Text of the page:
Government offers £15 million for renewables research

The Government is calling on industry to submit tenders for £15 million of funding for research into renewable energy technology intended to enable UK firms to cash in on the global renewables investment, which is expected to top £400 billion in the next eight years.

The funding, announced on 28 May, is part of the £260 million announced by Prime Minister Tony Blair last year (see related story and related story) outlined priority areas for funding within the renewable energy categories. For biofuels, the priority areas include energy crop development, the economic potential of by-products and residues, and renewable transport fuels. With regard to photovoltaics, the priorities are the identification, development and evaluation of novel materials, and the development of improving existing technologies.

Priority areas for fuel cell funding include the development of fuel cell stack technologies, and the design of a compact, responsive, natural gas fuel processor, and liquid fuel processors. Offshore wind, wave and tidal stream projects can also apply for funding. Finally, the Government will not be accepting proposals for research and development into hydroelectricity.

“Effective R&D is fundamental to our international credentials in the renewable energy sector,” said Energy Minister Brian Wilson. “Renewable energy has potentially immense social and economic significance. If we in Government and in UK industry can get it right, we have the prospect of a three way gain.” This gain comprises security and diversity of energy supplies; environmental and climate change improvements; and huge potential for new jobs and export opportunities, he explained.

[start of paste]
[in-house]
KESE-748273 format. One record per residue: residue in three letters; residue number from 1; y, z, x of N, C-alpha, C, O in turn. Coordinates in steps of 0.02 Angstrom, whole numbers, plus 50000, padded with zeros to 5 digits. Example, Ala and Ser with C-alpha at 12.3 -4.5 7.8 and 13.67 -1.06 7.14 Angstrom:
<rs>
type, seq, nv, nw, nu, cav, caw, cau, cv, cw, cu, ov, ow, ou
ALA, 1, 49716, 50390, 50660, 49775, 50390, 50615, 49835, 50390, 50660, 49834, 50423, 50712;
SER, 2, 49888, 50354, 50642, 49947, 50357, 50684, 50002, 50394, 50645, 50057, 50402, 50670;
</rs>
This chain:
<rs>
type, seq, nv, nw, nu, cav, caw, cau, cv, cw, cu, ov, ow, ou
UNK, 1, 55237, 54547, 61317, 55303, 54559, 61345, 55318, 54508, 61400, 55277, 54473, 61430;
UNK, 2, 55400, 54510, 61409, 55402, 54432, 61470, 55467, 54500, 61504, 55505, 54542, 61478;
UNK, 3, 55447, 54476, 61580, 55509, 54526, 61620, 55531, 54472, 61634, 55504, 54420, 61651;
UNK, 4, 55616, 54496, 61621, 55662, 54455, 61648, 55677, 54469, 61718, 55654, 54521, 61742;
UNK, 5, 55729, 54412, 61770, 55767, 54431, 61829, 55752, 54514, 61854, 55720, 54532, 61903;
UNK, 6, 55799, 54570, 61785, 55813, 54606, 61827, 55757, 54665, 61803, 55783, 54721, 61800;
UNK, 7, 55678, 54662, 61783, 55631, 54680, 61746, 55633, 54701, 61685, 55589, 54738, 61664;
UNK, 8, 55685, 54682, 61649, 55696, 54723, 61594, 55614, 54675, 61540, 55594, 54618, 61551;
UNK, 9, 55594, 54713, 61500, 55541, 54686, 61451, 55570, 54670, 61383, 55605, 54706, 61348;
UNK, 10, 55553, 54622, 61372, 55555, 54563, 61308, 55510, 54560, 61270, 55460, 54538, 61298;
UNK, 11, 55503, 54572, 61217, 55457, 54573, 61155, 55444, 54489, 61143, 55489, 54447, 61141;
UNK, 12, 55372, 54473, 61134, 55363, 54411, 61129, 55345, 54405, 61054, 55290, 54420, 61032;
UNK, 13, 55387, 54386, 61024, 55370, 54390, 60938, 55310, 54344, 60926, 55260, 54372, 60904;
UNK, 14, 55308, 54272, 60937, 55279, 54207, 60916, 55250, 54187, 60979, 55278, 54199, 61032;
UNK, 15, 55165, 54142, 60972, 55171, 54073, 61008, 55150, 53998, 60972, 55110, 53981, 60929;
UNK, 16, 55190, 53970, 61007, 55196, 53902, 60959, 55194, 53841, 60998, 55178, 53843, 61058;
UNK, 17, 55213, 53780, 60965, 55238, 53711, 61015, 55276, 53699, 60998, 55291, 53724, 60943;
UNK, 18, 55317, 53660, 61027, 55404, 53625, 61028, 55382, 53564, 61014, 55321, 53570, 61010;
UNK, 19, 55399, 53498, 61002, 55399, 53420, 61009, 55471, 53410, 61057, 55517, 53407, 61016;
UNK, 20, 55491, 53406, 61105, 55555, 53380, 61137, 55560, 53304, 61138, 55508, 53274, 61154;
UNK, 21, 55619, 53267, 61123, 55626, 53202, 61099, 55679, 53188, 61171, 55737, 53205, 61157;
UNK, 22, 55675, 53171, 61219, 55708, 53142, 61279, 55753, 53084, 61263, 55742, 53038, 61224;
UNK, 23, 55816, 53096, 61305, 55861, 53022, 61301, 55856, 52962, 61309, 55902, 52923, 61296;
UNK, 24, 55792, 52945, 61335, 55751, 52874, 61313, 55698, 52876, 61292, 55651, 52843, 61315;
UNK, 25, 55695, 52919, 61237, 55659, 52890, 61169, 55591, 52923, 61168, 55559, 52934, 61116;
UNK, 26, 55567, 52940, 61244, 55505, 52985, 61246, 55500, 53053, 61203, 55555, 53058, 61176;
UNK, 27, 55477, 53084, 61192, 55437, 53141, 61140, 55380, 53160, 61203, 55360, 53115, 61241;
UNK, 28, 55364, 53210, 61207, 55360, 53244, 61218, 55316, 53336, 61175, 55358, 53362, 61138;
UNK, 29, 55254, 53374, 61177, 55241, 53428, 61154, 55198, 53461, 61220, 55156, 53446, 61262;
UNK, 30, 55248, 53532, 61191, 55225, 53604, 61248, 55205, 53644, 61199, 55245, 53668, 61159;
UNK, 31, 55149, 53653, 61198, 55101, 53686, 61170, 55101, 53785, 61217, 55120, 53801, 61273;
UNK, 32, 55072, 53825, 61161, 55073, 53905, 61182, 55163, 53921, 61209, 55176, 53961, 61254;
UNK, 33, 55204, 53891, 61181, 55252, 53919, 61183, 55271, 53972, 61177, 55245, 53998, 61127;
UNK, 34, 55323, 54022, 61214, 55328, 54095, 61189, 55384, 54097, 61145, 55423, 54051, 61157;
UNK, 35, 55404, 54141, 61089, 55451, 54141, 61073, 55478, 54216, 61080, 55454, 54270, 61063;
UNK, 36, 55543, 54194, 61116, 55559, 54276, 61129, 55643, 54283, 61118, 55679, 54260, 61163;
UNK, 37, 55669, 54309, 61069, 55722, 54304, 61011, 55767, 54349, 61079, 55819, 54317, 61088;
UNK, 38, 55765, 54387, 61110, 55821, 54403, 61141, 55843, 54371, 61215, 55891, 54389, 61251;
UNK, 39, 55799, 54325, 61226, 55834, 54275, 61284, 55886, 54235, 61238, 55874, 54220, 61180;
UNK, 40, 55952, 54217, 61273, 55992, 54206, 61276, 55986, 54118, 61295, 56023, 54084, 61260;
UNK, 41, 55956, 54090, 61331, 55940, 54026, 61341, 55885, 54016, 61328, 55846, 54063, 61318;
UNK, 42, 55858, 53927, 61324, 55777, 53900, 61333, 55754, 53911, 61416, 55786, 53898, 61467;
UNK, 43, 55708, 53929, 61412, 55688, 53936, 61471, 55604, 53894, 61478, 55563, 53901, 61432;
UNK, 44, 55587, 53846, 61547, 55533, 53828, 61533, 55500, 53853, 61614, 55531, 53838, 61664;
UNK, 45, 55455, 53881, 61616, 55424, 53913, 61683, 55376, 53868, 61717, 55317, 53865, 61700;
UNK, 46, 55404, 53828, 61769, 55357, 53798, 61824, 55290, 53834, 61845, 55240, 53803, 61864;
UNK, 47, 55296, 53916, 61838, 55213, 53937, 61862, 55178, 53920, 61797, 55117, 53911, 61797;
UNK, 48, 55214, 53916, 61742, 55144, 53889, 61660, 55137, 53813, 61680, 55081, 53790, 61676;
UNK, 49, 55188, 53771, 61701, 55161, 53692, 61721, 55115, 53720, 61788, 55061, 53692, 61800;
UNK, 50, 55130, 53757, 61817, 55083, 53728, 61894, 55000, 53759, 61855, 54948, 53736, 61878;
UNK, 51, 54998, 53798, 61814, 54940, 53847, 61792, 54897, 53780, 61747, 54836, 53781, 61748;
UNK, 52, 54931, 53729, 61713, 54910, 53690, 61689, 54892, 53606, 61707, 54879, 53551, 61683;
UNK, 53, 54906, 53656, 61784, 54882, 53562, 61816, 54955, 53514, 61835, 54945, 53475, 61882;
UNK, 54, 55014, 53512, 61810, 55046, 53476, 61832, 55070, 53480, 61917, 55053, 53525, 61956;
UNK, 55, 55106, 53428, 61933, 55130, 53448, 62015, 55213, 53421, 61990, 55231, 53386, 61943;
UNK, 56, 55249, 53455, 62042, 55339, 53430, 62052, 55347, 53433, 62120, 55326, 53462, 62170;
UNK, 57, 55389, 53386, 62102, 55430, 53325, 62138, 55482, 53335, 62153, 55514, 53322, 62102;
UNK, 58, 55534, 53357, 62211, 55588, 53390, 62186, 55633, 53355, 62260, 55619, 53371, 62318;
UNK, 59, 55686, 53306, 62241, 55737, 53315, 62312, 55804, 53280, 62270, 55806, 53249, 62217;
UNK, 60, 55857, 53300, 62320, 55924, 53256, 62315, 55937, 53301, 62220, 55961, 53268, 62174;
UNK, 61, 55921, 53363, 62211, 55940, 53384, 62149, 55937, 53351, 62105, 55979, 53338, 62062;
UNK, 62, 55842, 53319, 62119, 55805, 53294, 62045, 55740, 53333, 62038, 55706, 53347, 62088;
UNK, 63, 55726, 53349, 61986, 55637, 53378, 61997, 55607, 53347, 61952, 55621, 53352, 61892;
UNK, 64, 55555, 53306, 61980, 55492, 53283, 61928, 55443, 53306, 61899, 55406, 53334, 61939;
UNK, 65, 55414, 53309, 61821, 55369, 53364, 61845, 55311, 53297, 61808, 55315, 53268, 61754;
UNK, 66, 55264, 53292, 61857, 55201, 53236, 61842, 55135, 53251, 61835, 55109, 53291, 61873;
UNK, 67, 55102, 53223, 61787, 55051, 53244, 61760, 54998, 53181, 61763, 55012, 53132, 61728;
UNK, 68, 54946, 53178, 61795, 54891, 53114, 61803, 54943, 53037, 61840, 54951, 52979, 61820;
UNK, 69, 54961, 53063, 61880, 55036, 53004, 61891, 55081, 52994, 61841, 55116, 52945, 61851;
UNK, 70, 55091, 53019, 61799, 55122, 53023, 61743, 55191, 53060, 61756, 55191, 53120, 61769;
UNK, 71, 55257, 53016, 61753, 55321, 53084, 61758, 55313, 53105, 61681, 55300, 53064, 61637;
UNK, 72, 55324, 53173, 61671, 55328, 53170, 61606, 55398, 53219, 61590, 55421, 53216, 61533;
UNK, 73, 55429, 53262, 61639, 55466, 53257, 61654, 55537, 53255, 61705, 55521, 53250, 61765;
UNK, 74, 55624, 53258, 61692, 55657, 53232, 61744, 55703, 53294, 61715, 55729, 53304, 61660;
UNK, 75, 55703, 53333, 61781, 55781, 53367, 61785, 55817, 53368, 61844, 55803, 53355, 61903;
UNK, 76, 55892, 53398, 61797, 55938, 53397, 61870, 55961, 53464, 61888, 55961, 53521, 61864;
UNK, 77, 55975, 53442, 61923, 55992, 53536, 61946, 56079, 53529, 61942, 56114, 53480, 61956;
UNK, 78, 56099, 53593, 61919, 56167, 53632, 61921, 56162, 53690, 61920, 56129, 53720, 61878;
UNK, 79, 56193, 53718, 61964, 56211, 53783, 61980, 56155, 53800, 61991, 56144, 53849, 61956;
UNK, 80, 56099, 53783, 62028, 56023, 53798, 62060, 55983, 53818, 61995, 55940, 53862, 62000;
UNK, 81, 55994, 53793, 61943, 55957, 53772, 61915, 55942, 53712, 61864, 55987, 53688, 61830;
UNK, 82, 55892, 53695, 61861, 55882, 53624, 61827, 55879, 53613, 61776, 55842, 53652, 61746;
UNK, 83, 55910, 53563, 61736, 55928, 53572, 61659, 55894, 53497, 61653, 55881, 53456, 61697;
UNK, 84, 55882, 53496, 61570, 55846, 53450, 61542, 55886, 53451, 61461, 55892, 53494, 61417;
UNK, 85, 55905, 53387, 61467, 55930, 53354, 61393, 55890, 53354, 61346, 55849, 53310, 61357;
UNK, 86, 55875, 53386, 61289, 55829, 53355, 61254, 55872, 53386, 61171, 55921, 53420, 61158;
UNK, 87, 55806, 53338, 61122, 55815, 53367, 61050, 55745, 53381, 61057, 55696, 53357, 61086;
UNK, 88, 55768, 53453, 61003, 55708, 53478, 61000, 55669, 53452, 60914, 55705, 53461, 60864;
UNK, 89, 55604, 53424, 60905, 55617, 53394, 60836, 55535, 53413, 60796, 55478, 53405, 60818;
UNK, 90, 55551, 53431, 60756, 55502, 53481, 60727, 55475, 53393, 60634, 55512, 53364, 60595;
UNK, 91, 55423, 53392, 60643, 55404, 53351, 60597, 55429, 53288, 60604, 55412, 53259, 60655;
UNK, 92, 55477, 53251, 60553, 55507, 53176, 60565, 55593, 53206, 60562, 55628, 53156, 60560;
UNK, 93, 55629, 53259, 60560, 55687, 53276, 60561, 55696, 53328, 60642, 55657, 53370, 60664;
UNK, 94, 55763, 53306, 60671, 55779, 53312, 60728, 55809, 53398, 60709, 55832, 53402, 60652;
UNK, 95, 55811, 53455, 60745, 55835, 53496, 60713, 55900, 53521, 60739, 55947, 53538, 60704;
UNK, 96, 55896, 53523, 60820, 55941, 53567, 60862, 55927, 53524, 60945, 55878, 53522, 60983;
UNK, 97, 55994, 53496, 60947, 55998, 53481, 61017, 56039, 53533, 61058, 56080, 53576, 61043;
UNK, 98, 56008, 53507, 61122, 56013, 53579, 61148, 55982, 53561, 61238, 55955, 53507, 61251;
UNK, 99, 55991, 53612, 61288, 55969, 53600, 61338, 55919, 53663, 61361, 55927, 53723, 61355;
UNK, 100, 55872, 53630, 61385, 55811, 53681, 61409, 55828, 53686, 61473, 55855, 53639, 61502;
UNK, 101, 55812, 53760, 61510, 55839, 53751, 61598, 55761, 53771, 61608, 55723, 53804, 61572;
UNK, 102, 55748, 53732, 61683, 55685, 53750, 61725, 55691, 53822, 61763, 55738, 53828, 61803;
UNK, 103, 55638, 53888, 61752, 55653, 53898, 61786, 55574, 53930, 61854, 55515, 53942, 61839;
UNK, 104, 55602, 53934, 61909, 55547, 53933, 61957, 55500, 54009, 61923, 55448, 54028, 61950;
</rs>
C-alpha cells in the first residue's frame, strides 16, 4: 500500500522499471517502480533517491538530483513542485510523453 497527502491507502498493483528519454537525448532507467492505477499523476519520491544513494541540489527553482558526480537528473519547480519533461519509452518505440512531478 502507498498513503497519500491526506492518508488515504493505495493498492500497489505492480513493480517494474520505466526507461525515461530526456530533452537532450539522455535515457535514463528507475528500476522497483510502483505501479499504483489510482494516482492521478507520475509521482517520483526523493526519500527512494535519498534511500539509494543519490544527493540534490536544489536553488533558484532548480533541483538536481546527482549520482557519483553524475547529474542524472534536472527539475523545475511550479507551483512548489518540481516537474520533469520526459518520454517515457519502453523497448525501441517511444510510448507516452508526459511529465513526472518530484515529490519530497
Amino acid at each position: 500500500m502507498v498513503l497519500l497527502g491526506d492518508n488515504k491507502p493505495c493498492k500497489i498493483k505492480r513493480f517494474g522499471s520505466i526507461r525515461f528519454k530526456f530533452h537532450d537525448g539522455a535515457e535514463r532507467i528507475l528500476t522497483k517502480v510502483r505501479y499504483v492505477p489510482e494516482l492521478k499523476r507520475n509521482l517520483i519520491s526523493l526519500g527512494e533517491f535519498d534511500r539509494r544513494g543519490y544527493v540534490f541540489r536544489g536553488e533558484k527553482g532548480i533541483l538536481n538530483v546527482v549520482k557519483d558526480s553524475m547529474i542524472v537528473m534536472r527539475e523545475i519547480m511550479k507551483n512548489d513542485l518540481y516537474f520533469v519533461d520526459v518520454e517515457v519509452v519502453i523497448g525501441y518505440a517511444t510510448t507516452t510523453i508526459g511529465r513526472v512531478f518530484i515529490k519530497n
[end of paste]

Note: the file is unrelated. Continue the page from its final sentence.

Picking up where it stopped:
“The opportunity is now – others will seize the advantage if we do not,” said Wilson.

Outline proposals must be received by 11am on Thursday 18 July 2002, and for those subsequently invited to submit a full proposal should do so by 11am on 24 October 2002.

On the same day as the funding was announced, the Minister also signed a memorandum of understanding with representatives of Thailand’s Ministry of Science, Technology and the Environment (MOSTE) to establish and help develop a long-term relationship between energy agencies in both countries to promote their renewable energy sectors. Co-operation between the two countries could include exchange of all forms of unclassified scientific and technical information, and an exchange of scientists, engineers and other specialists.

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